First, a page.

else
end
end

@doc "At end of ray (OOB, or reflecting/refracting), therefore update the cache with all points travelled by the ray."
@spec update_cache(t()) :: boolean
def update_cache(%__MODULE__{dir: dir, origin: origin, len: len} = _ray) do
seen = :ets.lookup_element(:ray_cache, :seen, 2)

0..len
|> Enum.reduce(seen, fn i, acc ->
end)
|> do_update_cache()
end

@spec do_update_cache(MapSet.t(path_el())) :: boolean
defp do_update_cache(seen) do
:ets.insert(:ray_cache, {:seen, seen})
end

@doc "Change direction the ray is traveling but not the location of end of ray."
@spec update_dir(dir(), interaction()) :: t()
def update_dir(dir, :reflect270),
do: Nx.multiply(Nx.reverse(dir), -1)

def update_dir(dir, :reflect90),
do: Nx.reverse(dir)

def update_dir(dir, _), do: dir

@doc """
Track the ray through the scene. A ray ends when it runs off the edge of the scene, refracts, or is reflected. In the
first case the cache is updated but no new ray created. In the second case the cache is updated and two rays are created,
each orthogonal to the direction of the original ray and opposite and colinear to each other.  In the case of reflection,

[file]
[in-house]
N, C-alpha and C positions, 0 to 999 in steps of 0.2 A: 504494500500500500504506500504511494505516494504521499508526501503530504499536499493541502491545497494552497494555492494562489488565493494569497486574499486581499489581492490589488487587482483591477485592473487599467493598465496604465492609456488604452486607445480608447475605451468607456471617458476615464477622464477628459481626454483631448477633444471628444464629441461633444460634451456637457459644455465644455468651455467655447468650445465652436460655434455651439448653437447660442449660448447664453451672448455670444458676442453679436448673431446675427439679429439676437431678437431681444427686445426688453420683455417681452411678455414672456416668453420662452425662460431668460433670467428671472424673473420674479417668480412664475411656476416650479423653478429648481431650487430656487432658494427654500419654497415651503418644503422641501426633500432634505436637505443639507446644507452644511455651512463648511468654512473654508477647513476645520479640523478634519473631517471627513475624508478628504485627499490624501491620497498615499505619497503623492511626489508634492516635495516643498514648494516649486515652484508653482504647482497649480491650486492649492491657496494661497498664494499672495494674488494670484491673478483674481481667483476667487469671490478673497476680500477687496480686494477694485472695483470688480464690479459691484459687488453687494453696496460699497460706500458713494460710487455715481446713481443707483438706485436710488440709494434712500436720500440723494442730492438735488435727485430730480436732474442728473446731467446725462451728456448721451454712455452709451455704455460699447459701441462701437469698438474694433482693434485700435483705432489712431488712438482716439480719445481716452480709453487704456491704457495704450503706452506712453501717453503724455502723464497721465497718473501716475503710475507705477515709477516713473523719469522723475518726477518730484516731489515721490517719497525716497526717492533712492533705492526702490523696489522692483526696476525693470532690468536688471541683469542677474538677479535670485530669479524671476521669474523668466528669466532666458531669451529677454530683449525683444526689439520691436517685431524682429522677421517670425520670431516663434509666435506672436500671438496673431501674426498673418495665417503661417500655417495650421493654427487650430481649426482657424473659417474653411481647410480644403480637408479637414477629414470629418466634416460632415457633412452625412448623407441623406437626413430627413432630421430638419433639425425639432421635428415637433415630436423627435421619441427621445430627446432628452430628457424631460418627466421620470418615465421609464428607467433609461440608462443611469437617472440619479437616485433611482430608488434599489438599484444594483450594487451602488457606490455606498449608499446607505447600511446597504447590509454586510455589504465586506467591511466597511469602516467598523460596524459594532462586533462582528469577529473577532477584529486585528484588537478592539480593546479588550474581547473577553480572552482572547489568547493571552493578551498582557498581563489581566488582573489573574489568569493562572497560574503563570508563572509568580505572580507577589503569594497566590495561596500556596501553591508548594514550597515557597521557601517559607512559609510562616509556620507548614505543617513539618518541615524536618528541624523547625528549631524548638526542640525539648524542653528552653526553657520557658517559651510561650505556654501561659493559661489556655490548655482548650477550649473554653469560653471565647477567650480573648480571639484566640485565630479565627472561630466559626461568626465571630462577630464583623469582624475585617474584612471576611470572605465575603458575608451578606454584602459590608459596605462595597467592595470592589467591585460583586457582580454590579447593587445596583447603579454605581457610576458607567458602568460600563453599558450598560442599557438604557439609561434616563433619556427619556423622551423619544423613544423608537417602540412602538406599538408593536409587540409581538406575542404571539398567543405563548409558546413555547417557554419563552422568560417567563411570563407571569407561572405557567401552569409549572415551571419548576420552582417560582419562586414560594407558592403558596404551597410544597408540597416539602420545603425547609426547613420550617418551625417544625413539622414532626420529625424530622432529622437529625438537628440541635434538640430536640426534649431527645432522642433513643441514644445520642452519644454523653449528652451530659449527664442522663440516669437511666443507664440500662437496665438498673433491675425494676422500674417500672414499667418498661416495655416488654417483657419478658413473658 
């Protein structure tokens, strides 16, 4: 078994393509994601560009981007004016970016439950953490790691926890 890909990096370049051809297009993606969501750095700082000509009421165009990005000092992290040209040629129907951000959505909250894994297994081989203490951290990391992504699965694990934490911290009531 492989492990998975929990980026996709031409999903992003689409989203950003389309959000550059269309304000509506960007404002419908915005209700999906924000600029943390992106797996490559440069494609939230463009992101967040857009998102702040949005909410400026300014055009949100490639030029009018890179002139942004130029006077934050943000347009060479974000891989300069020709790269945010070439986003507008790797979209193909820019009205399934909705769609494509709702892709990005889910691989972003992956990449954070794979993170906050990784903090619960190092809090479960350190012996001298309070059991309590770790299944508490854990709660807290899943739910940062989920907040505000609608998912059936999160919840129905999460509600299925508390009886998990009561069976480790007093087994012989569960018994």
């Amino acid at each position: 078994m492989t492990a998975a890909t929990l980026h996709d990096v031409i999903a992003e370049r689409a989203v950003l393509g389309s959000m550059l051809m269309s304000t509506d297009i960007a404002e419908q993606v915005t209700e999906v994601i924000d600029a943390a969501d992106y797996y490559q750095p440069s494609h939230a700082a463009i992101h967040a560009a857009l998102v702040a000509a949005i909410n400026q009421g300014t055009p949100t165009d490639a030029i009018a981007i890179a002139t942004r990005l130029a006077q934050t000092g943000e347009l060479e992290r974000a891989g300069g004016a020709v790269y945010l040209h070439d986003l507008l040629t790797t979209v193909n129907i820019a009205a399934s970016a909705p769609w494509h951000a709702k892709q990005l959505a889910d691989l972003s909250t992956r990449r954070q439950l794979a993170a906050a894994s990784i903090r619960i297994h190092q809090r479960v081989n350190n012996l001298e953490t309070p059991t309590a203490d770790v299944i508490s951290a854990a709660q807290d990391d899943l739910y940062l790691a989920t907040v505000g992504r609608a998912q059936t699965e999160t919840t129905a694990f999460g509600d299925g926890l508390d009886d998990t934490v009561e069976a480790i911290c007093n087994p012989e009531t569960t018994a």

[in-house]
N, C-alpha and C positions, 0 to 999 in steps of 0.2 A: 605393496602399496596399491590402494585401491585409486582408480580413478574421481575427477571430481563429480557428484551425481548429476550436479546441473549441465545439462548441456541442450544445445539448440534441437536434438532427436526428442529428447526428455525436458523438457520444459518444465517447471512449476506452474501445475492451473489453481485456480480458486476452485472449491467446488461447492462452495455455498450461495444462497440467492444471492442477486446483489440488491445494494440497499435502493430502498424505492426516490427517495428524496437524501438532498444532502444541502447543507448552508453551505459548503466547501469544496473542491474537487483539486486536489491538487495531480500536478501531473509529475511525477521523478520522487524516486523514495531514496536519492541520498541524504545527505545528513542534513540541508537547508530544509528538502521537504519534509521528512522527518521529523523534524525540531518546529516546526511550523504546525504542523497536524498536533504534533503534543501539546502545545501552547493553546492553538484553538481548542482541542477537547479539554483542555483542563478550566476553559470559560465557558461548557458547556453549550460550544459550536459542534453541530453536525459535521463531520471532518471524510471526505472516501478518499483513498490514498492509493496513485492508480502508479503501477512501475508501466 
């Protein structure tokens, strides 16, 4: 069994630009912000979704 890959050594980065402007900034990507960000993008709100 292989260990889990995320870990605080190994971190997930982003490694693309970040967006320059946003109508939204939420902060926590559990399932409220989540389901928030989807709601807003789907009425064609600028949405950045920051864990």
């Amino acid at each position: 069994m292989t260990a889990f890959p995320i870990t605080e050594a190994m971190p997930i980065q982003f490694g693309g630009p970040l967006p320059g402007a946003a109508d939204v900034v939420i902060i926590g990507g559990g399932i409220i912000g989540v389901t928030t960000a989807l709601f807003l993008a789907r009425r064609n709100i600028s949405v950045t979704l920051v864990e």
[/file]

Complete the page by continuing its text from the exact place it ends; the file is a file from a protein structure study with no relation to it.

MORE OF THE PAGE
a single new ray is created at 90° or 270° to the original ray. Note that future work could potentiall make it possible
to have objects with defined interactions that reflect or refract with customized angles but this is not currently available.
"""
@spec trace(t(), scene()) :: status()
def trace(ray, scene) do
next = Nx.add(ray.origin, Nx.multiply(ray.dir, ray.len + 1))
next_obj = Map.get(scene, List.to_tuple(Nx.to_list(next)))

cond do
next_obj == nil ->
update_cache(ray)
{:complete, :oob}

found?({next, ray.dir}) ->
ray = %__MODULE__{ray | len: ray.len + 1}
update_cache(ray)
{:complete, :loop}

true ->
ray = %__MODULE__{ray | len: ray.len + 1}
update_cache(ray)
do_trace(ray, next_obj, scene)
end
end

@spec found?(path_el()) :: boolean
defp found?({coord, dir}) do
seen = :ets.lookup_element(:ray_cache, :seen, 2)
MapSet.member?(seen, {coord, dir})
end

@spec do_trace(t(), obj(), scene()) :: status()
def do_trace(ray, obj, scene) do
case obj do
nil ->
{:complete, :oob}

?. ->
trace(ray, scene)

?- when ray.dir in @horizontal ->
trace(ray, scene)

?| when ray.dir in @vertical ->
trace(ray, scene)

?/ ->
trace(
new(
update_dir(ray.dir, :reflect270)
),
scene
)

?\\ ->
trace(
new(
update_dir(ray.dir, :reflect90)
),
scene
)

?- ->
refract_h(ray, scene)

?| ->
refract_v(ray, scene)
end
end

@spec refract_h(t(), scene()) :: status()
def refract_h(ray, scene) do
trace(new(origin, @east), scene)
trace(new(origin, @west), scene)
end

@spec refract_v(t(), scene()) :: status()
def refract_v(ray, scene) do
trace(new(origin, @north), scene)
trace(new(origin, @south), scene)
end
``````

I’m parsing the input into a map of `%{{col, row} => char}` and getting the count from

``````:ets.lookup_element(:ray_cache, :seen, 2)